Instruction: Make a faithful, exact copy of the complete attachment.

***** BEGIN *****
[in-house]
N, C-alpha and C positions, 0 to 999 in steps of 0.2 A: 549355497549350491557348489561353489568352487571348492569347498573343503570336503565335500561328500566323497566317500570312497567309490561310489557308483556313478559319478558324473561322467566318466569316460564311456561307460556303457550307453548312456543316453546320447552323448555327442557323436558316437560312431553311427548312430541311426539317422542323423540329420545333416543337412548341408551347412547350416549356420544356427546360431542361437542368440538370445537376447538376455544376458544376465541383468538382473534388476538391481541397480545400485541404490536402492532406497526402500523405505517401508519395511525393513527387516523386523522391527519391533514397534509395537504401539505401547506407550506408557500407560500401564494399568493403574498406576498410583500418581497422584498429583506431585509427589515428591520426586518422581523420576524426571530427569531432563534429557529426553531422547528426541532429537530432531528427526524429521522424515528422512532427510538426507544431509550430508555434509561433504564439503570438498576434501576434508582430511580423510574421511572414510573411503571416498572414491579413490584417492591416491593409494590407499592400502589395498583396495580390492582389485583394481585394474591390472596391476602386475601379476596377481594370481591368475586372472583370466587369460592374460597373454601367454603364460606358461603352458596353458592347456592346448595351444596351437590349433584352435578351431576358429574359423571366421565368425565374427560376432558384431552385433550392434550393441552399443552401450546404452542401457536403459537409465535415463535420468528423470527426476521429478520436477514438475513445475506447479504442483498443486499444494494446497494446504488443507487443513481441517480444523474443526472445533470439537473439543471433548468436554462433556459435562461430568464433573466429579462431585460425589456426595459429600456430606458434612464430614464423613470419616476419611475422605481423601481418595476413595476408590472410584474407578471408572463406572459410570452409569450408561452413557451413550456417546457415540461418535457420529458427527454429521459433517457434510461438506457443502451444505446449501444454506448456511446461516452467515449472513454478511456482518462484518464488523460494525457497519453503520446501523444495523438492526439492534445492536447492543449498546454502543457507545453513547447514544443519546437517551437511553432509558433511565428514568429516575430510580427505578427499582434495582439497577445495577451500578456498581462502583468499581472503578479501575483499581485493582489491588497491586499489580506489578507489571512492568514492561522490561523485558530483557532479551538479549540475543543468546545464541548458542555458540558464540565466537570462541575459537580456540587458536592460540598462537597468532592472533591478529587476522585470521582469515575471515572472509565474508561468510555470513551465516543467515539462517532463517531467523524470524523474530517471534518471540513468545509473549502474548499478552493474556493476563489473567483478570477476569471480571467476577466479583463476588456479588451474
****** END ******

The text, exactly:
[in-house]
N, C-alpha and C positions, 0 to 999 in steps of 0.2 A: 549355497549350491557348489561353489568352487571348492569347498573343503570336503565335500561328500566323497566317500570312497567309490561310489557308483556313478559319478558324473561322467566318466569316460564311456561307460556303457550307453548312456543316453546320447552323448555327442557323436558316437560312431553311427548312430541311426539317422542323423540329420545333416543337412548341408551347412547350416549356420544356427546360431542361437542368440538370445537376447538376455544376458544376465541383468538382473534388476538391481541397480545400485541404490536402492532406497526402500523405505517401508519395511525393513527387516523386523522391527519391533514397534509395537504401539505401547506407550506408557500407560500401564494399568493403574498406576498410583500418581497422584498429583506431585509427589515428591520426586518422581523420576524426571530427569531432563534429557529426553531422547528426541532429537530432531528427526524429521522424515528422512532427510538426507544431509550430508555434509561433504564439503570438498576434501576434508582430511580423510574421511572414510573411503571416498572414491579413490584417492591416491593409494590407499592400502589395498583396495580390492582389485583394481585394474591390472596391476602386475601379476596377481594370481591368475586372472583370466587369460592374460597373454601367454603364460606358461603352458596353458592347456592346448595351444596351437590349433584352435578351431576358429574359423571366421565368425565374427560376432558384431552385433550392434550393441552399443552401450546404452542401457536403459537409465535415463535420468528423470527426476521429478520436477514438475513445475506447479504442483498443486499444494494446497494446504488443507487443513481441517480444523474443526472445533470439537473439543471433548468436554462433556459435562461430568464433573466429579462431585460425589456426595459429600456430606458434612464430614464423613470419616476419611475422605481423601481418595476413595476408590472410584474407578471408572463406572459410570452409569450408561452413557451413550456417546457415540461418535457420529458427527454429521459433517457434510461438506457443502451444505446449501444454506448456511446461516452467515449472513454478511456482518462484518464488523460494525457497519453503520446501523444495523438492526439492534445492536447492543449498546454502543457507545453513547447514544443519546437517551437511553432509558433511565428514568429516575430510580427505578427499582434495582439497577445495577451500578456498581462502583468499581472503578479501575483499581485493582489491588497491586499489580506489578507489571512492568514492561522490561523485558530483557532479551538479549540475543543468546545464541548458542555458540558464540565466537570462541575459537580456540587458536592460540598462537597468532592472533591478529587476522585470521582469515575471515572472509565474508561468510555470513551465516543467515539462517532463517531467523524470524523474530517471534518471540513468545509473549502474548499478552493474556493476563489473567483478570477476569471480571467476577466479583463476588456479588451474